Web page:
It is at Little Girl’s Bay that the dramatic transformation or recreation of James Gatz’s life takes place and he changes into the person known as Jay Gatsby. “James Gatz – that was really, or at least legally, his name. He had changed it at the age of seventeen and at the specific moment  that witnessed the beginning of his career – when he saw Dan Cody’s yacht drop anchor over the most insidious flat on Lake Superior” (Chapter 6). Dan Cody “had been coasting along all too hospitable shores for five years when he turned up as James Gatz’s destiny in Little Girl Bay” (Chapter 6).

Julie Kenyon points out in an essay on The Great Gatsby that there is a folk-tale associated with the naming of Little Girl’s Point, which tells of a “young maiden who runs off with her fairy lover. At night her moonlit figure is seen on the shore by the fisherman across the waters. When they approach she flees, sheltered by her lover’s green plumes.” It is interesting to note, in this context, that Daisy’s maiden name, Fay, means fairy, and that the euphoric green light that formed the basis for all of Gatsby’s dreams and aspirations signified her presence. One could argue that The Great Gatsby is a fairy tale that crashes into reality and ends with a very unhappy ending. 

But as the fairy tale goes, Gatsby hit it off with Cody, a multi-millionaire, hopped on his yacht, and sailed around the continent for five years! Pretty cool! During this voyage of discovery, Cody became a Father figure for Gatsby, educating him in a “vast, vulgar, and meretricious beauty” (Chapter 6). If you look up the word meretricious it means fake, or insubstantial, or even prostituted. Fitzgerald adds, “So [Gatz] invented just the sort of Jay Gatsby that a seventeen year old boy would be likely to invent, and to this conception he was faithful to the end.”  

Gatsby’s incarnation into a new person has a religious dimension because he sees himself, as Fitzgerald indicates, as a “son of God,” a clear reference to the life of Jesus, and a very poor and vulgar comparison. I think at this point Fitzgerald would have been better off sticking to his philosophical description of Gatsby’s “Platonic conception of himself” rather than bringing in the weak (and crude) religious comparison as well. After all, Daisy is a Platonic ideal for Gatsby, she is the perfect form that gives life a transcendent reality for Gatsby, and all his efforts are employed at getting her back from Tom Buchanan.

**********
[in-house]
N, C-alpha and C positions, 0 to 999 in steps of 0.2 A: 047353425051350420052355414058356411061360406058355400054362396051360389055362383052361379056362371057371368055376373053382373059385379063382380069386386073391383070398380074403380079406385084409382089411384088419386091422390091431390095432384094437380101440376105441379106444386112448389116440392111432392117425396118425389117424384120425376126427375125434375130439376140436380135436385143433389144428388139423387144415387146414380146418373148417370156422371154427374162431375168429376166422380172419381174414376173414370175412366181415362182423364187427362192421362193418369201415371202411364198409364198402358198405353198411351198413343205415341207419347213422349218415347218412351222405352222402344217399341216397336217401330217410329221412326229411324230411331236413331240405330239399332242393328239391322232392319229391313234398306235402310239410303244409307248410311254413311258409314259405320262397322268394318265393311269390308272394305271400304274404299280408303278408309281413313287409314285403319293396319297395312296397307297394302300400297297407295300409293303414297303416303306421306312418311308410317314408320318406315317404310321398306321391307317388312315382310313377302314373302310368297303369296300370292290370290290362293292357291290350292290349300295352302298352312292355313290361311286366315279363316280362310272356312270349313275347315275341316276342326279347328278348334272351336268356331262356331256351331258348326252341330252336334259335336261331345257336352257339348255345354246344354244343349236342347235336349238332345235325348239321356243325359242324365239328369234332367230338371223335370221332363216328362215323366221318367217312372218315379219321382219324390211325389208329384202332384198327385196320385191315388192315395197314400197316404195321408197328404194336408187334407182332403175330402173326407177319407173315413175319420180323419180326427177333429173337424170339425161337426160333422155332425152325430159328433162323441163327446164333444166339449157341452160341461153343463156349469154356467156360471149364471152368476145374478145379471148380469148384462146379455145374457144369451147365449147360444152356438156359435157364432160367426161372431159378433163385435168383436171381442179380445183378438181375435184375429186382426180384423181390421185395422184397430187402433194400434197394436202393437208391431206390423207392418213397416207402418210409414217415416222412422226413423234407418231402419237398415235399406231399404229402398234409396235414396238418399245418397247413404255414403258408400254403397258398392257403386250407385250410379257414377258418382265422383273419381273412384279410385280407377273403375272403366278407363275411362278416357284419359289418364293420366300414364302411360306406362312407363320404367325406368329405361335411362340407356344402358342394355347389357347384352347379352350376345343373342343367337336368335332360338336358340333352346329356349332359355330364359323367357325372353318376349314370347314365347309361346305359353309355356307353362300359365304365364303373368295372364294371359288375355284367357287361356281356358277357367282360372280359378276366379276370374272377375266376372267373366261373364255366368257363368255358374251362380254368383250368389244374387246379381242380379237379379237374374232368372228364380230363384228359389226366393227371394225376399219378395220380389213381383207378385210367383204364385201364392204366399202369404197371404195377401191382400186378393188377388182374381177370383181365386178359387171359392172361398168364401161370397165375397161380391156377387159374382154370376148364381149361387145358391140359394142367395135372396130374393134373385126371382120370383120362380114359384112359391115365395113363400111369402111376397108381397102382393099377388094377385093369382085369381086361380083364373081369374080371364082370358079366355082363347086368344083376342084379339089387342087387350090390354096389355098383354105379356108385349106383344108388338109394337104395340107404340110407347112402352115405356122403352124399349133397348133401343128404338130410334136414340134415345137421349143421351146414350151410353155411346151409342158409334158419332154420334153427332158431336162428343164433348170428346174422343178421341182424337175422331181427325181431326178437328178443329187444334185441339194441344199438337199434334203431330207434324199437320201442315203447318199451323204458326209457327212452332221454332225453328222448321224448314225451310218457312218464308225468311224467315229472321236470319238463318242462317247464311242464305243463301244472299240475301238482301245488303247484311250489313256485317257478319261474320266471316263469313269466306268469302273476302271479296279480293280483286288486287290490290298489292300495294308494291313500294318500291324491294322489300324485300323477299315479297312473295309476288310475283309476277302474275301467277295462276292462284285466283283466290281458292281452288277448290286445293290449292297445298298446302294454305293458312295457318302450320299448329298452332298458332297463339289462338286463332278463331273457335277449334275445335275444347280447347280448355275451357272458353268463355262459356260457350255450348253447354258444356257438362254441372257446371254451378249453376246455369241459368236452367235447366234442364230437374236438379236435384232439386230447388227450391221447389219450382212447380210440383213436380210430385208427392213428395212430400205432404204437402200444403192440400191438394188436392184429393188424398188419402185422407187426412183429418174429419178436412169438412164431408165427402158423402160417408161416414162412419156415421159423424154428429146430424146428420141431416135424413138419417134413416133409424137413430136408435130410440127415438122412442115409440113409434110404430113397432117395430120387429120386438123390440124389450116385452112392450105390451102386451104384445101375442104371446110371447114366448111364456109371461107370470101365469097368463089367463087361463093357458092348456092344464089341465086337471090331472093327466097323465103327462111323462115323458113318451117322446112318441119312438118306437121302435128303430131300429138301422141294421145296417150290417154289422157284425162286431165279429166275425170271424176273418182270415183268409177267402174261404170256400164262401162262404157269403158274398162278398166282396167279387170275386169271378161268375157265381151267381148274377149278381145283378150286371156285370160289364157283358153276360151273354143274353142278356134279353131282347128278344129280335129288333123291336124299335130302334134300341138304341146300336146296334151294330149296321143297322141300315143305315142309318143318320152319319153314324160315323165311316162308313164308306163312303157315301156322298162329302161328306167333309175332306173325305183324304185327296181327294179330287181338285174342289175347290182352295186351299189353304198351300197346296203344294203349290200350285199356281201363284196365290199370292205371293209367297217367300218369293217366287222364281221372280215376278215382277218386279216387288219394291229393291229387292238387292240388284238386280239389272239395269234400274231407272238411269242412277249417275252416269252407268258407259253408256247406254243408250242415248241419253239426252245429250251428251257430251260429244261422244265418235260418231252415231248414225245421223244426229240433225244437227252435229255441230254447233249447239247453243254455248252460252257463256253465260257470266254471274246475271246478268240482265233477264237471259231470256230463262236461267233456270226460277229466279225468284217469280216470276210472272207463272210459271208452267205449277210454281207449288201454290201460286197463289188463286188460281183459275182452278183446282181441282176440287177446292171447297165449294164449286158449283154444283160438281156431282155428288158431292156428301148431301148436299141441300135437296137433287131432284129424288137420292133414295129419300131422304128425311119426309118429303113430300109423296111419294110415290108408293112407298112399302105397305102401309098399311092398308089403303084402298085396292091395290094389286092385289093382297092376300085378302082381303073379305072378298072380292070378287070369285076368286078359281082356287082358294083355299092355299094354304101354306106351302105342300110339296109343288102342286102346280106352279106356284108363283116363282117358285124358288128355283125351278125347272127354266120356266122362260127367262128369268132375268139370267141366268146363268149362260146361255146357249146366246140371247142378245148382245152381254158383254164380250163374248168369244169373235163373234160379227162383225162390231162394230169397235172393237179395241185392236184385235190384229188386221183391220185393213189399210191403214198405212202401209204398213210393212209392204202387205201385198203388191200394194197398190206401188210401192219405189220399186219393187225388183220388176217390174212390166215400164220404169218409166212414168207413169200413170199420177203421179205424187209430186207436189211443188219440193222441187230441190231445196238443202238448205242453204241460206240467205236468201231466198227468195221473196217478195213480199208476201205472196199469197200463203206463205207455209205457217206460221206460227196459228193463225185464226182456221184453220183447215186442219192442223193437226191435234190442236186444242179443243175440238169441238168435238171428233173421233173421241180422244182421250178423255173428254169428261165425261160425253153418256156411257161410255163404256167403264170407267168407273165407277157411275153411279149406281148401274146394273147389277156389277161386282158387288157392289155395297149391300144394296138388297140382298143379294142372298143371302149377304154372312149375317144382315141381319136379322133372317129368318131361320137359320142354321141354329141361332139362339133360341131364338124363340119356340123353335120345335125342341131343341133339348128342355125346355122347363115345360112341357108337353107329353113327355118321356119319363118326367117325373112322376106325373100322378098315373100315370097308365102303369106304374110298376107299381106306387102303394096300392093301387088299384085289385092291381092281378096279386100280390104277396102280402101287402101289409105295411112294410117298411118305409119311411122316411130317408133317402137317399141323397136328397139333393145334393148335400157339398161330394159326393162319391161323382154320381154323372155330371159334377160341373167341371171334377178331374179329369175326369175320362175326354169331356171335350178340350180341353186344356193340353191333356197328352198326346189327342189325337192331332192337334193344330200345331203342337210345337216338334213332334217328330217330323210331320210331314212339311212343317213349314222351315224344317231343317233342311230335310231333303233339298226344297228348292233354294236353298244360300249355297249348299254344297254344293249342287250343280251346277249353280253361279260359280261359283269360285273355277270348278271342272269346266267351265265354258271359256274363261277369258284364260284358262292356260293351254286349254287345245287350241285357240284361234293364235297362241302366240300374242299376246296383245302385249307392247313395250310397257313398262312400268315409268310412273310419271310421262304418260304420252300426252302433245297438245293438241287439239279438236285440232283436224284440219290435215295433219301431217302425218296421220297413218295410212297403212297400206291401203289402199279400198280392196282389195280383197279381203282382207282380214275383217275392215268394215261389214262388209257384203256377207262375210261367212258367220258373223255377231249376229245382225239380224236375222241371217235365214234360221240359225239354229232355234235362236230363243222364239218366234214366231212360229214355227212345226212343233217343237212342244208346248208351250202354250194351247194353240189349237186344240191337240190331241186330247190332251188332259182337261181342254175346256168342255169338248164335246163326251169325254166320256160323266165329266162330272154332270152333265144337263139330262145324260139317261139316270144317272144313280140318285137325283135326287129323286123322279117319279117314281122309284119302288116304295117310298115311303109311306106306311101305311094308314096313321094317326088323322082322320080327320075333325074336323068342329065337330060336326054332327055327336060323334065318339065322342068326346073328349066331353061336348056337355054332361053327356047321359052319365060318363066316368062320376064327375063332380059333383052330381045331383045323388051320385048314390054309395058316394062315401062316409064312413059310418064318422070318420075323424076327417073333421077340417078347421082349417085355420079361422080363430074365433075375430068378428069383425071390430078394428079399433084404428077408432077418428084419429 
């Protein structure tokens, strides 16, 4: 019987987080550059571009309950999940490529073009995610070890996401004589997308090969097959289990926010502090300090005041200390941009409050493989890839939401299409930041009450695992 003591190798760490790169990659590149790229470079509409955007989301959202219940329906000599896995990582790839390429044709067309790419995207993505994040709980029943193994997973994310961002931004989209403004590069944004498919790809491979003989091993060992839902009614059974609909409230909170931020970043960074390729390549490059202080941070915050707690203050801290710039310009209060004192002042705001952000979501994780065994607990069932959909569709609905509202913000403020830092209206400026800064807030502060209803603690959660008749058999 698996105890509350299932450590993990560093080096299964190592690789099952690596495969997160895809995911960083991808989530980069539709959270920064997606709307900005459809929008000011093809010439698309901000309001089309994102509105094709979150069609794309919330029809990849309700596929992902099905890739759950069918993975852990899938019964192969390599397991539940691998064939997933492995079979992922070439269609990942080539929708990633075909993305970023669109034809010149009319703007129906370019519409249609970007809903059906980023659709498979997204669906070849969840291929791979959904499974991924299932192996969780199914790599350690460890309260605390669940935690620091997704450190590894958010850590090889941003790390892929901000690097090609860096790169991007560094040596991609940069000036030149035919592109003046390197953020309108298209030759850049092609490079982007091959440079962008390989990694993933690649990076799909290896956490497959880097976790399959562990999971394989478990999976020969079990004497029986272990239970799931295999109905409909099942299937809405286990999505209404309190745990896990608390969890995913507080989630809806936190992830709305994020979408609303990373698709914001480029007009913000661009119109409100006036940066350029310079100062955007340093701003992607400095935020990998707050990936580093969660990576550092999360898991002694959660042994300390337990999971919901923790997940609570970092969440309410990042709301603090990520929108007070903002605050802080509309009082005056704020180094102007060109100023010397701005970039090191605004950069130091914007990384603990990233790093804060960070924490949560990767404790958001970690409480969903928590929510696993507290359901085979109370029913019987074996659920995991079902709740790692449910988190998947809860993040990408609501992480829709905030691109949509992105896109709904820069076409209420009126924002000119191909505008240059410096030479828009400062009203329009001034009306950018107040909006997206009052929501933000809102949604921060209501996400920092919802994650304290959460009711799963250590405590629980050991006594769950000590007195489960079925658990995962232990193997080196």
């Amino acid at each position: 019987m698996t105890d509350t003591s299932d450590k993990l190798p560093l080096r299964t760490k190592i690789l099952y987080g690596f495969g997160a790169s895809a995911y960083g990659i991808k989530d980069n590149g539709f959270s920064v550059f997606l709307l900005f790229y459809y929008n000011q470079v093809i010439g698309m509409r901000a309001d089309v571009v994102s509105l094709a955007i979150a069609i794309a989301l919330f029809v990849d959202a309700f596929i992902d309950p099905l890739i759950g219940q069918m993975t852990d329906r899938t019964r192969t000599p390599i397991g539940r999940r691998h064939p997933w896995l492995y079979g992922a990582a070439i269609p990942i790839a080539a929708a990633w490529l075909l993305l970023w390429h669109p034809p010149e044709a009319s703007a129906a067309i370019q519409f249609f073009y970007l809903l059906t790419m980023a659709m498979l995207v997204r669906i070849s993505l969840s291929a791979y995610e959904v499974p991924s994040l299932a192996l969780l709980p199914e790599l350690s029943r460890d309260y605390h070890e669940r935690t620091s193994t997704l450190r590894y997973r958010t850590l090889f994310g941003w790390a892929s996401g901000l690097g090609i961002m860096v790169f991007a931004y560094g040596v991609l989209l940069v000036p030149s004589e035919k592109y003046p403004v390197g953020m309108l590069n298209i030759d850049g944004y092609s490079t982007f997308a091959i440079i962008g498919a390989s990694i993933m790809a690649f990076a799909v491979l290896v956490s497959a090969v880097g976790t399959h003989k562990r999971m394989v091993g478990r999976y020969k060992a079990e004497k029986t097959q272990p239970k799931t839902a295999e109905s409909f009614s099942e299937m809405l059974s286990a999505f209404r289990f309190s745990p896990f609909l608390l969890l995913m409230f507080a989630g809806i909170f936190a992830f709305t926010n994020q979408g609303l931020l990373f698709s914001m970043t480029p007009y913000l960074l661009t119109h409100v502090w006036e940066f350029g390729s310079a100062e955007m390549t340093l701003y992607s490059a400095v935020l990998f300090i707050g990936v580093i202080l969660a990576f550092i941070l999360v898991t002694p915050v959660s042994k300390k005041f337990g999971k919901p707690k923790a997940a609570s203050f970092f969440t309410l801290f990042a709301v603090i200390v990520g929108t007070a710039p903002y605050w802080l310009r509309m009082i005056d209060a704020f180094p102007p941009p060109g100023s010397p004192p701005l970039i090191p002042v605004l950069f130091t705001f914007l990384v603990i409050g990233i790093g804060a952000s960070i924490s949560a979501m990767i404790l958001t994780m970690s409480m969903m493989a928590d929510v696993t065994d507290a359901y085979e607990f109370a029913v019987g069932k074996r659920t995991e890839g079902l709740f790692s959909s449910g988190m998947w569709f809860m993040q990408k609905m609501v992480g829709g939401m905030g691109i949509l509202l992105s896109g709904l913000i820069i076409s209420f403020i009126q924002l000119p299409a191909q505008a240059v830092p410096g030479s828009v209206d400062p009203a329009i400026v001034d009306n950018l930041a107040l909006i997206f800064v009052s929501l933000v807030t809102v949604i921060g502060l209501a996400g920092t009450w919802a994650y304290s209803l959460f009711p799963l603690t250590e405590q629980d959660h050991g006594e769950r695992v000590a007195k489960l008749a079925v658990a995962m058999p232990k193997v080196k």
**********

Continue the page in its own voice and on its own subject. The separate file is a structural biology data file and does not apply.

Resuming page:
And there is no Jesus sacrifice made by Gatsby at the end of the novel, implied by him “shouldering” his mattress to the pool and being asked if he needed help to carry it, and this is because Gatsby has no idea he is about to be shot by George Wilson. So again, the Jesus allusion is weak and pretty much unnecessary. 

The real relevance Jesus has to this novel are his warnings about the dangers of riches and a purely materialistic view of life. For the American dream, at least in its most elevated form, sees God as the transcendent reality by which all material gains must be seen in their proper perspective. It is said that F. Scott Fitzgerald admired the literary skills of G.K. Chesterton. But in actuality it is Chesterton’s theological insight that seems far more applicable to the life of Gatsby. Chesterton says:

“The whole case for Christianity is that a man who is dependent upon the luxuries of this life is a corrupt man, spiritually corrupt, politically corrupt, financially corrupt. There is one thing that Christ and all the Christian saints have said with a sort of savage monotony. They have said simply that to be rich is to be in peculiar danger of moral wreck.”  

As Fitzgerald acutely observes in the novel, Daisy ultimately “tumbled short of Gatsby’s dreams – not through her own fault, but because of the colossal vitality of his illusion.”

And so to my niece I say: be careful what you dream about on the shore of Lake Superior!

Thomas L. Mulcahy

References: The essay by Julie Kenyon is entitled, “Little Girl Bay,” Frontier, and Folklore: Fitzgerald’s Use of Regional History in The Great Gatsby (available online). The quote from Chesterton is in his famous book, Orthodoxy. With respect to the spelling of Little Girl’s Point (or Little Girls Point) I note here that some internet sites use the apostrophe and some do not.